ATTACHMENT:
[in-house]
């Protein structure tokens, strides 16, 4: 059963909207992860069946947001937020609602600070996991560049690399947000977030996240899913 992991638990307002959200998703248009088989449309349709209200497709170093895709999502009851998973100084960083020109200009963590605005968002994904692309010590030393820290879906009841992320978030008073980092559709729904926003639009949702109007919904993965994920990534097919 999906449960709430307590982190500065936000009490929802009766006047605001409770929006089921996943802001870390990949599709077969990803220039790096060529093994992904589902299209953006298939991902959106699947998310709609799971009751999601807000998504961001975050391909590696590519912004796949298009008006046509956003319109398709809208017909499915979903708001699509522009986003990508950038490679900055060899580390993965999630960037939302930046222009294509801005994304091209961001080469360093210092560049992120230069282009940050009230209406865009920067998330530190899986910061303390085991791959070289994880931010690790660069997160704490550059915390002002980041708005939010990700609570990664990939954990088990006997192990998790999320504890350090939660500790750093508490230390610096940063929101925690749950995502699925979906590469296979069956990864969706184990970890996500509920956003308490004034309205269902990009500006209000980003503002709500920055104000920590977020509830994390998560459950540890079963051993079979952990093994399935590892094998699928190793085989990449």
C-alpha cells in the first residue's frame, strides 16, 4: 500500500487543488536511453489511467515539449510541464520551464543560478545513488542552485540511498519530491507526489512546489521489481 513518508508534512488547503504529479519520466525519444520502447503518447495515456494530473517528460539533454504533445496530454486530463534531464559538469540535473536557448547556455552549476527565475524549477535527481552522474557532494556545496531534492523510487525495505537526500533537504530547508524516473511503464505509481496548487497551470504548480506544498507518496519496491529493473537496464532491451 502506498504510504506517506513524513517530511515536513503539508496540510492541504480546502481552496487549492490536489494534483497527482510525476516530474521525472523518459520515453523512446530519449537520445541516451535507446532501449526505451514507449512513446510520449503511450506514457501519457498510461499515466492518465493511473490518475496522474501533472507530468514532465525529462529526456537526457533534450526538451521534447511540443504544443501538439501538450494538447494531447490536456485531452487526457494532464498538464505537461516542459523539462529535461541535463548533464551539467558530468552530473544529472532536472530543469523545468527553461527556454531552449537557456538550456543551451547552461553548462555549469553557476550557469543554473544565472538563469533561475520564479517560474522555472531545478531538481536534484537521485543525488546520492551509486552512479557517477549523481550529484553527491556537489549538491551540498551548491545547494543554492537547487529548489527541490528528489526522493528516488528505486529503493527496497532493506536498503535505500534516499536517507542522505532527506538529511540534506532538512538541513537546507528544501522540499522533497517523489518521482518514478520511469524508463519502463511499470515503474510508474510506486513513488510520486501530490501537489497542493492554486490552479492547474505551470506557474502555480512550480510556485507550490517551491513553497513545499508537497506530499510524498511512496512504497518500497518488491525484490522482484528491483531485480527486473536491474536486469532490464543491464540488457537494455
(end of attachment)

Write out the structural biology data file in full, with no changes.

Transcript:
[in-house]
């Protein structure tokens, strides 16, 4: 059963909207992860069946947001937020609602600070996991560049690399947000977030996240899913 992991638990307002959200998703248009088989449309349709209200497709170093895709999502009851998973100084960083020109200009963590605005968002994904692309010590030393820290879906009841992320978030008073980092559709729904926003639009949702109007919904993965994920990534097919 999906449960709430307590982190500065936000009490929802009766006047605001409770929006089921996943802001870390990949599709077969990803220039790096060529093994992904589902299209953006298939991902959106699947998310709609799971009751999601807000998504961001975050391909590696590519912004796949298009008006046509956003319109398709809208017909499915979903708001699509522009986003990508950038490679900055060899580390993965999630960037939302930046222009294509801005994304091209961001080469360093210092560049992120230069282009940050009230209406865009920067998330530190899986910061303390085991791959070289994880931010690790660069997160704490550059915390002002980041708005939010990700609570990664990939954990088990006997192990998790999320504890350090939660500790750093508490230390610096940063929101925690749950995502699925979906590469296979069956990864969706184990970890996500509920956003308490004034309205269902990009500006209000980003503002709500920055104000920590977020509830994390998560459950540890079963051993079979952990093994399935590892094998699928190793085989990449």
C-alpha cells in the first residue's frame, strides 16, 4: 500500500487543488536511453489511467515539449510541464520551464543560478545513488542552485540511498519530491507526489512546489521489481 513518508508534512488547503504529479519520466525519444520502447503518447495515456494530473517528460539533454504533445496530454486530463534531464559538469540535473536557448547556455552549476527565475524549477535527481552522474557532494556545496531534492523510487525495505537526500533537504530547508524516473511503464505509481496548487497551470504548480506544498507518496519496491529493473537496464532491451 502506498504510504506517506513524513517530511515536513503539508496540510492541504480546502481552496487549492490536489494534483497527482510525476516530474521525472523518459520515453523512446530519449537520445541516451535507446532501449526505451514507449512513446510520449503511450506514457501519457498510461499515466492518465493511473490518475496522474501533472507530468514532465525529462529526456537526457533534450526538451521534447511540443504544443501538439501538450494538447494531447490536456485531452487526457494532464498538464505537461516542459523539462529535461541535463548533464551539467558530468552530473544529472532536472530543469523545468527553461527556454531552449537557456538550456543551451547552461553548462555549469553557476550557469543554473544565472538563469533561475520564479517560474522555472531545478531538481536534484537521485543525488546520492551509486552512479557517477549523481550529484553527491556537489549538491551540498551548491545547494543554492537547487529548489527541490528528489526522493528516488528505486529503493527496497532493506536498503535505500534516499536517507542522505532527506538529511540534506532538512538541513537546507528544501522540499522533497517523489518521482518514478520511469524508463519502463511499470515503474510508474510506486513513488510520486501530490501537489497542493492554486490552479492547474505551470506557474502555480512550480510556485507550490517551491513553497513545499508537497506530499510524498511512496512504497518500497518488491525484490522482484528491483531485480527486473536491474536486469532490464543491464540488457537494455